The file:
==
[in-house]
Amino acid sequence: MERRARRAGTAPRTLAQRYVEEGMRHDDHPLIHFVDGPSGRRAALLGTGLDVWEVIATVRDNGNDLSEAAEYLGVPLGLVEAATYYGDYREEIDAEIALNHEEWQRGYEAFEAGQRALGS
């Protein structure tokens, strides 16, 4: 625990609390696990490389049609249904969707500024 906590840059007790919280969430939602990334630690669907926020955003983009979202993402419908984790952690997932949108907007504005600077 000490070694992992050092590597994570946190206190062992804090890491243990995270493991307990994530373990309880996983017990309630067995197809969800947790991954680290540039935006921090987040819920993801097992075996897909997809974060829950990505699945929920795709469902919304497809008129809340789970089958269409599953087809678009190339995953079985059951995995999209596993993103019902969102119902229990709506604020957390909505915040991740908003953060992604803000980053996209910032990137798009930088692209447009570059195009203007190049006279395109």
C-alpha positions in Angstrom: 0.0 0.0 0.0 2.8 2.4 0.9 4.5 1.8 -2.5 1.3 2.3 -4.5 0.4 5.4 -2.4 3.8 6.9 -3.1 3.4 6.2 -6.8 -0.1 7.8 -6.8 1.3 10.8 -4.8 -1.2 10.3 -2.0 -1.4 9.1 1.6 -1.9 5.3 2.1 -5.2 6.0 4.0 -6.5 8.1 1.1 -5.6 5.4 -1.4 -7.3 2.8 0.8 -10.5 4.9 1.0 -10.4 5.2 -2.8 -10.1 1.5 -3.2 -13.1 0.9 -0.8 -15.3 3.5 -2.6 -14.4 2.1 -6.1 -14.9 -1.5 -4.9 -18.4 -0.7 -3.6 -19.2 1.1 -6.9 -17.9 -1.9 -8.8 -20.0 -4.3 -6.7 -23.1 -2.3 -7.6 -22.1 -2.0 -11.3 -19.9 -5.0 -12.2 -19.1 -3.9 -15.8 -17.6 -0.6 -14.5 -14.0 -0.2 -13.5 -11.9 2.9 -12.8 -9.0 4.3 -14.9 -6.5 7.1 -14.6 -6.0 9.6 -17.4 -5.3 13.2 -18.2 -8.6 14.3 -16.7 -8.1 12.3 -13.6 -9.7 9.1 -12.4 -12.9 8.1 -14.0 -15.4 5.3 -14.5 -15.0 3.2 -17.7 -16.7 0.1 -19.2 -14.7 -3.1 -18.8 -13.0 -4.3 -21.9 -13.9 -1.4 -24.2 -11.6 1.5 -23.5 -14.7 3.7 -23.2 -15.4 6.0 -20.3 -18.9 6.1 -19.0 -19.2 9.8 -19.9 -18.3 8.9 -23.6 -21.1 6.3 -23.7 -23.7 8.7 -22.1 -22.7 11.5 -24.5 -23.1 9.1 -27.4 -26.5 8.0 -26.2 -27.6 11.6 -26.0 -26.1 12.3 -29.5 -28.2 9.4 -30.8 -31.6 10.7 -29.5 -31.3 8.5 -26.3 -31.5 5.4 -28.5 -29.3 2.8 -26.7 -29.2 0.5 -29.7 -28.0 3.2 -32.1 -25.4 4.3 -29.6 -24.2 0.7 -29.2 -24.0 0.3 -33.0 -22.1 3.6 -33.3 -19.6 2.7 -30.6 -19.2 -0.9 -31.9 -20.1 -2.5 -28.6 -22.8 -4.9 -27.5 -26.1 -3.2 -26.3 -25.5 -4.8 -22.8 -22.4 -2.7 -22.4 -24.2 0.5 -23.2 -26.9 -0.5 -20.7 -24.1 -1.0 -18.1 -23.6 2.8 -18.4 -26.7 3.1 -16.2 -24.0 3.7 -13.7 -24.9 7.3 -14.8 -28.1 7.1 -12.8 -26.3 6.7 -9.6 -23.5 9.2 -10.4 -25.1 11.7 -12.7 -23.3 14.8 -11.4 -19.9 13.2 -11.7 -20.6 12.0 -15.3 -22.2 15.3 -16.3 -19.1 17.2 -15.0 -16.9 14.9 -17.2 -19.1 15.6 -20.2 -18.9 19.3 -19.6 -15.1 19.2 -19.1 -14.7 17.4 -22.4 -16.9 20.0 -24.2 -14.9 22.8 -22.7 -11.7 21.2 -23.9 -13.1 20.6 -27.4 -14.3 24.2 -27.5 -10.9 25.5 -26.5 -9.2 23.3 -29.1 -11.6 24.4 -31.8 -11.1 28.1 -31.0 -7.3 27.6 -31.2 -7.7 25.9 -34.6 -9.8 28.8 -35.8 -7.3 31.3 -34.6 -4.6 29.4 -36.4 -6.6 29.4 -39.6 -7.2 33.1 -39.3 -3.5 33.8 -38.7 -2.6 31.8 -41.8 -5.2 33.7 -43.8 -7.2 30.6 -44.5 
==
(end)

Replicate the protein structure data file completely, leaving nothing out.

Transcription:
[in-house]
Amino acid sequence: MERRARRAGTAPRTLAQRYVEEGMRHDDHPLIHFVDGPSGRRAALLGTGLDVWEVIATVRDNGNDLSEAAEYLGVPLGLVEAATYYGDYREEIDAEIALNHEEWQRGYEAFEAGQRALGS
């Protein structure tokens, strides 16, 4: 625990609390696990490389049609249904969707500024 906590840059007790919280969430939602990334630690669907926020955003983009979202993402419908984790952690997932949108907007504005600077 000490070694992992050092590597994570946190206190062992804090890491243990995270493991307990994530373990309880996983017990309630067995197809969800947790991954680290540039935006921090987040819920993801097992075996897909997809974060829950990505699945929920795709469902919304497809008129809340789970089958269409599953087809678009190339995953079985059951995995999209596993993103019902969102119902229990709506604020957390909505915040991740908003953060992604803000980053996209910032990137798009930088692209447009570059195009203007190049006279395109």
C-alpha positions in Angstrom: 0.0 0.0 0.0 2.8 2.4 0.9 4.5 1.8 -2.5 1.3 2.3 -4.5 0.4 5.4 -2.4 3.8 6.9 -3.1 3.4 6.2 -6.8 -0.1 7.8 -6.8 1.3 10.8 -4.8 -1.2 10.3 -2.0 -1.4 9.1 1.6 -1.9 5.3 2.1 -5.2 6.0 4.0 -6.5 8.1 1.1 -5.6 5.4 -1.4 -7.3 2.8 0.8 -10.5 4.9 1.0 -10.4 5.2 -2.8 -10.1 1.5 -3.2 -13.1 0.9 -0.8 -15.3 3.5 -2.6 -14.4 2.1 -6.1 -14.9 -1.5 -4.9 -18.4 -0.7 -3.6 -19.2 1.1 -6.9 -17.9 -1.9 -8.8 -20.0 -4.3 -6.7 -23.1 -2.3 -7.6 -22.1 -2.0 -11.3 -19.9 -5.0 -12.2 -19.1 -3.9 -15.8 -17.6 -0.6 -14.5 -14.0 -0.2 -13.5 -11.9 2.9 -12.8 -9.0 4.3 -14.9 -6.5 7.1 -14.6 -6.0 9.6 -17.4 -5.3 13.2 -18.2 -8.6 14.3 -16.7 -8.1 12.3 -13.6 -9.7 9.1 -12.4 -12.9 8.1 -14.0 -15.4 5.3 -14.5 -15.0 3.2 -17.7 -16.7 0.1 -19.2 -14.7 -3.1 -18.8 -13.0 -4.3 -21.9 -13.9 -1.4 -24.2 -11.6 1.5 -23.5 -14.7 3.7 -23.2 -15.4 6.0 -20.3 -18.9 6.1 -19.0 -19.2 9.8 -19.9 -18.3 8.9 -23.6 -21.1 6.3 -23.7 -23.7 8.7 -22.1 -22.7 11.5 -24.5 -23.1 9.1 -27.4 -26.5 8.0 -26.2 -27.6 11.6 -26.0 -26.1 12.3 -29.5 -28.2 9.4 -30.8 -31.6 10.7 -29.5 -31.3 8.5 -26.3 -31.5 5.4 -28.5 -29.3 2.8 -26.7 -29.2 0.5 -29.7 -28.0 3.2 -32.1 -25.4 4.3 -29.6 -24.2 0.7 -29.2 -24.0 0.3 -33.0 -22.1 3.6 -33.3 -19.6 2.7 -30.6 -19.2 -0.9 -31.9 -20.1 -2.5 -28.6 -22.8 -4.9 -27.5 -26.1 -3.2 -26.3 -25.5 -4.8 -22.8 -22.4 -2.7 -22.4 -24.2 0.5 -23.2 -26.9 -0.5 -20.7 -24.1 -1.0 -18.1 -23.6 2.8 -18.4 -26.7 3.1 -16.2 -24.0 3.7 -13.7 -24.9 7.3 -14.8 -28.1 7.1 -12.8 -26.3 6.7 -9.6 -23.5 9.2 -10.4 -25.1 11.7 -12.7 -23.3 14.8 -11.4 -19.9 13.2 -11.7 -20.6 12.0 -15.3 -22.2 15.3 -16.3 -19.1 17.2 -15.0 -16.9 14.9 -17.2 -19.1 15.6 -20.2 -18.9 19.3 -19.6 -15.1 19.2 -19.1 -14.7 17.4 -22.4 -16.9 20.0 -24.2 -14.9 22.8 -22.7 -11.7 21.2 -23.9 -13.1 20.6 -27.4 -14.3 24.2 -27.5 -10.9 25.5 -26.5 -9.2 23.3 -29.1 -11.6 24.4 -31.8 -11.1 28.1 -31.0 -7.3 27.6 -31.2 -7.7 25.9 -34.6 -9.8 28.8 -35.8 -7.3 31.3 -34.6 -4.6 29.4 -36.4 -6.6 29.4 -39.6 -7.2 33.1 -39.3 -3.5 33.8 -38.7 -2.6 31.8 -41.8 -5.2 33.7 -43.8 -7.2 30.6 -44.5 